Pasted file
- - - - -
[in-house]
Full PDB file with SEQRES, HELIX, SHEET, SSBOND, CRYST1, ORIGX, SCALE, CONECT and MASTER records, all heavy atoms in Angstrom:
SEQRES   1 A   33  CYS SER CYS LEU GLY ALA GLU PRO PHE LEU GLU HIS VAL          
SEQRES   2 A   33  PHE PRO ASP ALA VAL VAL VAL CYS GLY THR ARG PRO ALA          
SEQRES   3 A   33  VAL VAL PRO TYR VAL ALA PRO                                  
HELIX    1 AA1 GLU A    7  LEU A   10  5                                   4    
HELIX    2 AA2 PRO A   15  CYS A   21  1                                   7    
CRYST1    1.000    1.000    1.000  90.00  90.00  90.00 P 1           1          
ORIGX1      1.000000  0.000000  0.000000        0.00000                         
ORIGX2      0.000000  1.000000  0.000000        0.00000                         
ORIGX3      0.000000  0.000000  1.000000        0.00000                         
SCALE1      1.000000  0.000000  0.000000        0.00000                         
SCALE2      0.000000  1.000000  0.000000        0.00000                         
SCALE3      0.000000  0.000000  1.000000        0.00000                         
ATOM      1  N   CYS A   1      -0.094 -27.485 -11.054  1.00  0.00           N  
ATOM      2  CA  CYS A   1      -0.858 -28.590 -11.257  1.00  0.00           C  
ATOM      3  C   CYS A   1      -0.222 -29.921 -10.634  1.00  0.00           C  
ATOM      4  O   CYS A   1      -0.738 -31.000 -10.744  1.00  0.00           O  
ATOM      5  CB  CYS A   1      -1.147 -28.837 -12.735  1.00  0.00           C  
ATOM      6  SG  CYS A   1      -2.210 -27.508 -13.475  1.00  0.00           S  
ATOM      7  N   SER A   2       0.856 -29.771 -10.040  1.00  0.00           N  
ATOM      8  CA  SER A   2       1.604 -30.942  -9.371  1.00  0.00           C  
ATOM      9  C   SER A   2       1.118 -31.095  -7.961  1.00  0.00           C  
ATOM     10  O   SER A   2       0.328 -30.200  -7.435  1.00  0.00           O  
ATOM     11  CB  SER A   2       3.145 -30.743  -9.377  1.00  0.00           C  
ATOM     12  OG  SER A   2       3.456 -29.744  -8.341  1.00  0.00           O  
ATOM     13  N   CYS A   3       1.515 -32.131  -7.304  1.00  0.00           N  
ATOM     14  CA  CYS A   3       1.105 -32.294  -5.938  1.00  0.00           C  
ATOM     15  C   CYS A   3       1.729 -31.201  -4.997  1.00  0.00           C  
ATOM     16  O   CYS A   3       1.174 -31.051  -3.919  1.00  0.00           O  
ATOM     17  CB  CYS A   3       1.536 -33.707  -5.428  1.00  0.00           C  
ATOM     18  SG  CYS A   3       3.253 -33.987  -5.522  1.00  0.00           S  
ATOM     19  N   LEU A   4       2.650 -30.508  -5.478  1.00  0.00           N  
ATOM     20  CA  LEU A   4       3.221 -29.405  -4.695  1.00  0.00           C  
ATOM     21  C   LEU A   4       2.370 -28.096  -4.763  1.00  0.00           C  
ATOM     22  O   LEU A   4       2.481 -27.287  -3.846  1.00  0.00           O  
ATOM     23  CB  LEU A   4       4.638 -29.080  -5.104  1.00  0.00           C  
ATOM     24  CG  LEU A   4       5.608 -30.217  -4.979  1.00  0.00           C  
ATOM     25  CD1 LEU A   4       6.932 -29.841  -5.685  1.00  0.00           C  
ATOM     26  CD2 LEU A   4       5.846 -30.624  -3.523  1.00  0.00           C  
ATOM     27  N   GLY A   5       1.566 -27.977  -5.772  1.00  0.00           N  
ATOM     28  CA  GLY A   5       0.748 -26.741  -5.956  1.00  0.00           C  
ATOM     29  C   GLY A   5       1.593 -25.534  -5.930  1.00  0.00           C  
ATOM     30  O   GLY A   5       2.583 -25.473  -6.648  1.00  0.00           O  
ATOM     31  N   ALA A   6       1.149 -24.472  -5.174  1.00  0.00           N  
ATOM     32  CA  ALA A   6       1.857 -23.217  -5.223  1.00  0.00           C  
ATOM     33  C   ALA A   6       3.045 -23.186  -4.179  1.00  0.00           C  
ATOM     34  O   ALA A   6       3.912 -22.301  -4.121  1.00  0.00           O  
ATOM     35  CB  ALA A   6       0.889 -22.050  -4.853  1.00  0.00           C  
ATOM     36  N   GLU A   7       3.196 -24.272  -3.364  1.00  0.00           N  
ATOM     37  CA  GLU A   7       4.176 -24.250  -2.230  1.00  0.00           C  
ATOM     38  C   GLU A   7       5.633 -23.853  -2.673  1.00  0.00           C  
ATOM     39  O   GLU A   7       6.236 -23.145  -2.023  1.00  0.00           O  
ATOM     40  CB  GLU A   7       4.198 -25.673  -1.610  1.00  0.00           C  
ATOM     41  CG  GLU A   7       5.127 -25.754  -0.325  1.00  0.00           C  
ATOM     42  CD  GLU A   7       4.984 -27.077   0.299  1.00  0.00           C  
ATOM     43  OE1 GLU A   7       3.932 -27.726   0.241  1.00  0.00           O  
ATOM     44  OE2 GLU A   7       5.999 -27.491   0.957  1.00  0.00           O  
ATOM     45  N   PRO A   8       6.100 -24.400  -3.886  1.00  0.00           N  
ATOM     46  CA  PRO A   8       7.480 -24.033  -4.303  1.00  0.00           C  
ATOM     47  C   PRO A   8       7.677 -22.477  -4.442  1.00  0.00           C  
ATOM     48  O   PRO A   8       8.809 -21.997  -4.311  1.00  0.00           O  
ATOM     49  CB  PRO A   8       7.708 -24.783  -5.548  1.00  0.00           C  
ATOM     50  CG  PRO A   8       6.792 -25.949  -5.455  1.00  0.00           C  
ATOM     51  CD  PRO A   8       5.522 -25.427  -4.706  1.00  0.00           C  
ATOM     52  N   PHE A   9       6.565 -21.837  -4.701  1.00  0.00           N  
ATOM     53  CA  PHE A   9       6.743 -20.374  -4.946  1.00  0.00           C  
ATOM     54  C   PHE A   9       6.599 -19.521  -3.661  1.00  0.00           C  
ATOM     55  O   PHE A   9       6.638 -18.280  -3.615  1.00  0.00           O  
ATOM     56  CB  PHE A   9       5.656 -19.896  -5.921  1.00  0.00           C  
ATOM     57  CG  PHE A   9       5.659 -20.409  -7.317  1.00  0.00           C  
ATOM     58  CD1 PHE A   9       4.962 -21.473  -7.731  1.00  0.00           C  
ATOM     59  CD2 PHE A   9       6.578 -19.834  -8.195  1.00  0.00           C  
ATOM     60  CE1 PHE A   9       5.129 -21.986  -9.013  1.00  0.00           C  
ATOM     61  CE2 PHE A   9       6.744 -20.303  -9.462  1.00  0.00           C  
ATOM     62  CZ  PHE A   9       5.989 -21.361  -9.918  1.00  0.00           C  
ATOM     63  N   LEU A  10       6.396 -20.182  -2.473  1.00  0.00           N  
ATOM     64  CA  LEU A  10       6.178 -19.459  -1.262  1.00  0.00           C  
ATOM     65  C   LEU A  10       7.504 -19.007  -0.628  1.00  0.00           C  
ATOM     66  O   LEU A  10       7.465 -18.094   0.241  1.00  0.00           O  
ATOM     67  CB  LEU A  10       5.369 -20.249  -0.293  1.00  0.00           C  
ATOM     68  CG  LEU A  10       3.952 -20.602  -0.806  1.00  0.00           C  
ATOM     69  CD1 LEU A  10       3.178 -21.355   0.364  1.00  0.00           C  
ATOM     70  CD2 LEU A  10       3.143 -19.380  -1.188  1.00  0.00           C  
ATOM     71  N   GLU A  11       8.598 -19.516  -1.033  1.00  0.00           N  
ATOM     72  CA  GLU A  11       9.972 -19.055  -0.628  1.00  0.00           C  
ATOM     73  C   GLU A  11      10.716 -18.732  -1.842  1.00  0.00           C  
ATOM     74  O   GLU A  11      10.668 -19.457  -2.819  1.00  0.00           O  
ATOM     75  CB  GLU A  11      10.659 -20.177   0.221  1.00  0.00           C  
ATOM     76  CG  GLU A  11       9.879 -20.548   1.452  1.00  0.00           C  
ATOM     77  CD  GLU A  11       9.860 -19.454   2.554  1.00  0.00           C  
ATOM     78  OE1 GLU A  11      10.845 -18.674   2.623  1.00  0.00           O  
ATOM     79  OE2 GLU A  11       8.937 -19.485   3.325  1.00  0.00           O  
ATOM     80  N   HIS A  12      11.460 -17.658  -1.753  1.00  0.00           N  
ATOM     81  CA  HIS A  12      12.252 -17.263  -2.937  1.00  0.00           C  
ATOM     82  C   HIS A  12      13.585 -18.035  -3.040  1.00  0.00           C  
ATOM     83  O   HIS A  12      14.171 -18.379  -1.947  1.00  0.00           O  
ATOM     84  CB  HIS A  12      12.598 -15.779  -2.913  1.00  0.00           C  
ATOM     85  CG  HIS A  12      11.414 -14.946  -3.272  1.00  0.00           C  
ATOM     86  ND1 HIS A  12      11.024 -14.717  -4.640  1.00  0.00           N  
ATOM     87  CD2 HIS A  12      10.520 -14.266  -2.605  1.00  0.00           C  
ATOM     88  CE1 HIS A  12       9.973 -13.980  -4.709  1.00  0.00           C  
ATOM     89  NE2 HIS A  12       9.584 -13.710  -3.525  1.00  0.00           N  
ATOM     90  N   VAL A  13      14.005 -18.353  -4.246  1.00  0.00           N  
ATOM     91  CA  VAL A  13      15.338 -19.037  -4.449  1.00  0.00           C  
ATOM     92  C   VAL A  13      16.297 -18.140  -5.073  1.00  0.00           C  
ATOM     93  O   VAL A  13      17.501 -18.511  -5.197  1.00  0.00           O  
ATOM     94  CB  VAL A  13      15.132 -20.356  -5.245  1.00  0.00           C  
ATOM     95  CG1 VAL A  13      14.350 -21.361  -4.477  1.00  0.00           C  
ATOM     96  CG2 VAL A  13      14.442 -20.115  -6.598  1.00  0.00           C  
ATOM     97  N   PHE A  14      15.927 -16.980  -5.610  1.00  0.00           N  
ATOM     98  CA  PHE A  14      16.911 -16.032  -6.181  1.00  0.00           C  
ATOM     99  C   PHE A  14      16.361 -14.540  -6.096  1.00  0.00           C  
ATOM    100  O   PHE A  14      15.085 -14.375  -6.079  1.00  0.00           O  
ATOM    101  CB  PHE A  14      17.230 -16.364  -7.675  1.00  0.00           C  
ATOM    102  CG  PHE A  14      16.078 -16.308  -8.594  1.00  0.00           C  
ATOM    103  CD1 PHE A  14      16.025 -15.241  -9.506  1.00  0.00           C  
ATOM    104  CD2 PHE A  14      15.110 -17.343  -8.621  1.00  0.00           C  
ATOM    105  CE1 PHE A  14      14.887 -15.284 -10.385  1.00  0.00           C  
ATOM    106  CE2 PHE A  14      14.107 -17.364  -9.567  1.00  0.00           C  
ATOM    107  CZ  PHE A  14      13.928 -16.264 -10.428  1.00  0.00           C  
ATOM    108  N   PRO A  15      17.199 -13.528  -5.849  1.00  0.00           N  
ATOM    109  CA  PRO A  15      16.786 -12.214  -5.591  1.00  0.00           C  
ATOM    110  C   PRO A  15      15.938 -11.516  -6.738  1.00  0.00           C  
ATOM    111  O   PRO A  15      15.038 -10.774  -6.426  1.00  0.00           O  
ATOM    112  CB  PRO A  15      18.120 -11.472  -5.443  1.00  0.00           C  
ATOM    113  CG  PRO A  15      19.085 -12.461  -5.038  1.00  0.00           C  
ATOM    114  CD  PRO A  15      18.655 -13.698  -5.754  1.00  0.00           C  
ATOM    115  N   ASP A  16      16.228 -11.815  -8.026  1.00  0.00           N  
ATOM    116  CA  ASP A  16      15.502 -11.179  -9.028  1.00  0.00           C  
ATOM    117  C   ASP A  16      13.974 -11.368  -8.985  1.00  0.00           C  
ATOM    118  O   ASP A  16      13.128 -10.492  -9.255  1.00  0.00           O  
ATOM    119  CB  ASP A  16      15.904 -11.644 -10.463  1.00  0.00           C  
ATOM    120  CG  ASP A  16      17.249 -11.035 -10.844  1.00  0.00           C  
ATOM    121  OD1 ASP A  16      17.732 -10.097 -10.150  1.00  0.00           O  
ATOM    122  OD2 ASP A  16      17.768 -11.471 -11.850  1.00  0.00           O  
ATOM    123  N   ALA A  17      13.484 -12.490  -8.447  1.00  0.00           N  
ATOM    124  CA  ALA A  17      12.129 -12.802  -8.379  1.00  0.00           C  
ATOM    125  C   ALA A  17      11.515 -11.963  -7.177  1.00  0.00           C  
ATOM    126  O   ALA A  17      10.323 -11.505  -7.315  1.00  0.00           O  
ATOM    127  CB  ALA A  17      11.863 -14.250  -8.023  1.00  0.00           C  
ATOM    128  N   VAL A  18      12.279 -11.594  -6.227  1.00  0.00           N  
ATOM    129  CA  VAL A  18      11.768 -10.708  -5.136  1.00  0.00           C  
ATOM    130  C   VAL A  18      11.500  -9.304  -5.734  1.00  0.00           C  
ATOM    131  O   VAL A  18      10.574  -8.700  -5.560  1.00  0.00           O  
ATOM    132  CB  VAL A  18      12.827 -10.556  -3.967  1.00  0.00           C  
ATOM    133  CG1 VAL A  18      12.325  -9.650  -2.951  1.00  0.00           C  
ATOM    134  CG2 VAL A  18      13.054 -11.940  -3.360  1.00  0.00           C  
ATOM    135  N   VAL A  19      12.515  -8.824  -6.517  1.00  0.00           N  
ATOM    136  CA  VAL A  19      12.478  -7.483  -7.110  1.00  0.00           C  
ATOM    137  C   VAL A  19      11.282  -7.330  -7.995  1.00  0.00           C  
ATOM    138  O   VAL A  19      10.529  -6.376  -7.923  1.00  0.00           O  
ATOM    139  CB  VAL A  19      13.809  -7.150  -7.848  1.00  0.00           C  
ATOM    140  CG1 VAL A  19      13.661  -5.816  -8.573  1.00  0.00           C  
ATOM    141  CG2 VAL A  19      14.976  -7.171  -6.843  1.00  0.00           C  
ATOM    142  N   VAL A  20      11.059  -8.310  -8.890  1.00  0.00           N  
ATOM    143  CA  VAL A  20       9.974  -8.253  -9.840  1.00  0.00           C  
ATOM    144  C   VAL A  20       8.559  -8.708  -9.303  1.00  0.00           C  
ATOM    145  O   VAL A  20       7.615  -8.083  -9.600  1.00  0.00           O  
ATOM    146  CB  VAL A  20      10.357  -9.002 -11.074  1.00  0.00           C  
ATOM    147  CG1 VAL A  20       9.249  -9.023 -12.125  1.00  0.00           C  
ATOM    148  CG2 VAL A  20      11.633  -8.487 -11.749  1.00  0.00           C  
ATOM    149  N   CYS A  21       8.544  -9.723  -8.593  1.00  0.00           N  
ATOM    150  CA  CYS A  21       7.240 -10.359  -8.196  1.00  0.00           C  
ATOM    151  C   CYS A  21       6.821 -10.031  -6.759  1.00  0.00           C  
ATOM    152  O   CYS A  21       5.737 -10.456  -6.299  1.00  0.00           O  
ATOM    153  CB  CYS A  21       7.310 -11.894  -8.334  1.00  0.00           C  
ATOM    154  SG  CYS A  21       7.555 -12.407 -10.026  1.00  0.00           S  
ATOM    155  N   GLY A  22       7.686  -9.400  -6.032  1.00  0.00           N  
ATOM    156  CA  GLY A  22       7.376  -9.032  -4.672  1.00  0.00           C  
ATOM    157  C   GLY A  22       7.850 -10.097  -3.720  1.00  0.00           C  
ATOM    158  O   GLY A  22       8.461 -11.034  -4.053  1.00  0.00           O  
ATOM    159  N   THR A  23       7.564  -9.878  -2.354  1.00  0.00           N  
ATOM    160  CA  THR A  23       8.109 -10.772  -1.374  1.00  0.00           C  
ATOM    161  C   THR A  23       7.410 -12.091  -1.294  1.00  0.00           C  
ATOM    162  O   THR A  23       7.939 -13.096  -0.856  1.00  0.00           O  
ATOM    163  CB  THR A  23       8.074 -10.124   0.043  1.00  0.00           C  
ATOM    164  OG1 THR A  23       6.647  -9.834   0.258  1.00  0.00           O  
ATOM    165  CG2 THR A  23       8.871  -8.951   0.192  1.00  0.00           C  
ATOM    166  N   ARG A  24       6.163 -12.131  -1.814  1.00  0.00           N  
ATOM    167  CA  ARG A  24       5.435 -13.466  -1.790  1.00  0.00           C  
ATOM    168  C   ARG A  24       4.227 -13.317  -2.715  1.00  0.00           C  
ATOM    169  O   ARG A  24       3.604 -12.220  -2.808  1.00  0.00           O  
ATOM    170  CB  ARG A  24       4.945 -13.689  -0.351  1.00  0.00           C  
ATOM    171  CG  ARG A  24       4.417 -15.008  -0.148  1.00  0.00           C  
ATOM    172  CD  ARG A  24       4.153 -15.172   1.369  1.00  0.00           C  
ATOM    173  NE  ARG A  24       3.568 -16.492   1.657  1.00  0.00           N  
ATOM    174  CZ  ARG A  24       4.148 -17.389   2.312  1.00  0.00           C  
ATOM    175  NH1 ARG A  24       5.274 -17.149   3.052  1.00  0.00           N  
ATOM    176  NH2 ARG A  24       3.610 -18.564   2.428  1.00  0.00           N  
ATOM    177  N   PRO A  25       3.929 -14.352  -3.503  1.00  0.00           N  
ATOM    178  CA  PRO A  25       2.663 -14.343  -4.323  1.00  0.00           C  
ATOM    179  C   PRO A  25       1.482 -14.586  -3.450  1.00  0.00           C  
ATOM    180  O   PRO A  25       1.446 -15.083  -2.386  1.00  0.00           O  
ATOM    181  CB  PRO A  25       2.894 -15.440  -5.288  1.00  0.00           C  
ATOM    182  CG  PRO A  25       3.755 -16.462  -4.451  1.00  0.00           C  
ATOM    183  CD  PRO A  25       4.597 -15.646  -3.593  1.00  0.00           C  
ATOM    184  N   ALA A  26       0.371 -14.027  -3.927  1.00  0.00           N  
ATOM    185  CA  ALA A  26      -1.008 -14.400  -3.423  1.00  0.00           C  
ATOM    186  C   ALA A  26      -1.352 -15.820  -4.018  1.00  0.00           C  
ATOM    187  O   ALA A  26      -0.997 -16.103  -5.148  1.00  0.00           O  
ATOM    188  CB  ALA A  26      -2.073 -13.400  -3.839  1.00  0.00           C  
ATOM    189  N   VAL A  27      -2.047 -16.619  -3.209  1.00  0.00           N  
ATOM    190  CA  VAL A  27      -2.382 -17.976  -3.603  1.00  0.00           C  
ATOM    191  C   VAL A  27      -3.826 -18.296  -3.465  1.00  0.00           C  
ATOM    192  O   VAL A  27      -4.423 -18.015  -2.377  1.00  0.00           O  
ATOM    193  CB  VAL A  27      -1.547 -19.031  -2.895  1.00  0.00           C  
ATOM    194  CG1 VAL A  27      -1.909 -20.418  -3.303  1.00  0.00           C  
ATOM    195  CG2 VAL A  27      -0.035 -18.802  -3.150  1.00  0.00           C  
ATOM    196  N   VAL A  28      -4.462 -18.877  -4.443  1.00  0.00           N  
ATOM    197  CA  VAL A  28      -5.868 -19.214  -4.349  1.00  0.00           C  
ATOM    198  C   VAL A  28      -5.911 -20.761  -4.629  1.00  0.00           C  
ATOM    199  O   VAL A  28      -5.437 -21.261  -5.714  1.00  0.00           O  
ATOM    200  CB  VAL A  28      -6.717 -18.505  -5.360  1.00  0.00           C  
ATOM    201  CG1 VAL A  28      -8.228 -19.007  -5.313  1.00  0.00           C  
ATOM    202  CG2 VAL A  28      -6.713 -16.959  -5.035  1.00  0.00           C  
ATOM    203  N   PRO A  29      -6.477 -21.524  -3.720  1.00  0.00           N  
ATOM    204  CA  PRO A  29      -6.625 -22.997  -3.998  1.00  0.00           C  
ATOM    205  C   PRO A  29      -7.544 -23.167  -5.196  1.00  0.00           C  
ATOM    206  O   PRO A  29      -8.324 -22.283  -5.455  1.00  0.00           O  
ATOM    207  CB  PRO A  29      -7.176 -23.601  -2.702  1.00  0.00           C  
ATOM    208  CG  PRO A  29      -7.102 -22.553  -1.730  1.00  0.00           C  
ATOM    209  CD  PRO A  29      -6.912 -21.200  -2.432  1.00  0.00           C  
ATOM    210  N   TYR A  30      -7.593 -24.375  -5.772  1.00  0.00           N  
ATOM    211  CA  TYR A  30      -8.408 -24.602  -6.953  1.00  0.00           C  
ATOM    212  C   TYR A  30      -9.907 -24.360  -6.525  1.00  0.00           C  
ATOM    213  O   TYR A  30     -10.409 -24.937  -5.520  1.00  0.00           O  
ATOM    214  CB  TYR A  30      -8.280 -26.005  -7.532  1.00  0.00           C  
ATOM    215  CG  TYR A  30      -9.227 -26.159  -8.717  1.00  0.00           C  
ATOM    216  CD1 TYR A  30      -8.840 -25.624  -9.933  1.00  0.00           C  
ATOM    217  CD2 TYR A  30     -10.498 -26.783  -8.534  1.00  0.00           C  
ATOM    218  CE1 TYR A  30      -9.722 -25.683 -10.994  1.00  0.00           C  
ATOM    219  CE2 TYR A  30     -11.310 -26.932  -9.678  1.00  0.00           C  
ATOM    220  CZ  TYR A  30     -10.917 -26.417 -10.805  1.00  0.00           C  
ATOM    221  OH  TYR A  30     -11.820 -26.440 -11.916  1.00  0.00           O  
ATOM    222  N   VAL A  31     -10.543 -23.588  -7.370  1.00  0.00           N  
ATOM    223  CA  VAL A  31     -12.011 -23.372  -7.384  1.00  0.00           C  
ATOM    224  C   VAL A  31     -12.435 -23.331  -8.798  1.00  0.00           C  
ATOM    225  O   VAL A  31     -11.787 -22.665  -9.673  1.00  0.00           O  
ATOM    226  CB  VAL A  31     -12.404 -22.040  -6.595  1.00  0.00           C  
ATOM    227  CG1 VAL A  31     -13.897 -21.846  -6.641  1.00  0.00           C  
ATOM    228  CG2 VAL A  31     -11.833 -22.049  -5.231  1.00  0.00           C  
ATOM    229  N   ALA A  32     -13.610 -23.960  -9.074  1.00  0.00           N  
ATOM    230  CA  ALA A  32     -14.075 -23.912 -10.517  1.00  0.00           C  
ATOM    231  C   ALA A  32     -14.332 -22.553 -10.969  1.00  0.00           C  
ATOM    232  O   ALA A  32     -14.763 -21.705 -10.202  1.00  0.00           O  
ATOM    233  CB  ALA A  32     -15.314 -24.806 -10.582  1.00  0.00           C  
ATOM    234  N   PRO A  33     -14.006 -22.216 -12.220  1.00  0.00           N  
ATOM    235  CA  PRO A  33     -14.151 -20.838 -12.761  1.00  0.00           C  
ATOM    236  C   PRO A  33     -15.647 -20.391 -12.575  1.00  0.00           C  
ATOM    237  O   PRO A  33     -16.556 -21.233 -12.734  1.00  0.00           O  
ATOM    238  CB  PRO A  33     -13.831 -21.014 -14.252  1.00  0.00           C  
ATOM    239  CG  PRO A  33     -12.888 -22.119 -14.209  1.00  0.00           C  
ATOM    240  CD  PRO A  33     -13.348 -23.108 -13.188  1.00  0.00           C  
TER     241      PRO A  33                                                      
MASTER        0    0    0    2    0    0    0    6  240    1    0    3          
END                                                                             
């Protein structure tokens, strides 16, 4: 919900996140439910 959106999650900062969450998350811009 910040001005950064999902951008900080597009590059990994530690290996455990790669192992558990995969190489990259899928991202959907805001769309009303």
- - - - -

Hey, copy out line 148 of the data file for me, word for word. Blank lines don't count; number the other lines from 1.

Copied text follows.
ATOM    134  CG2 VAL A  18      13.054 -11.940  -3.360  1.00  0.00           C  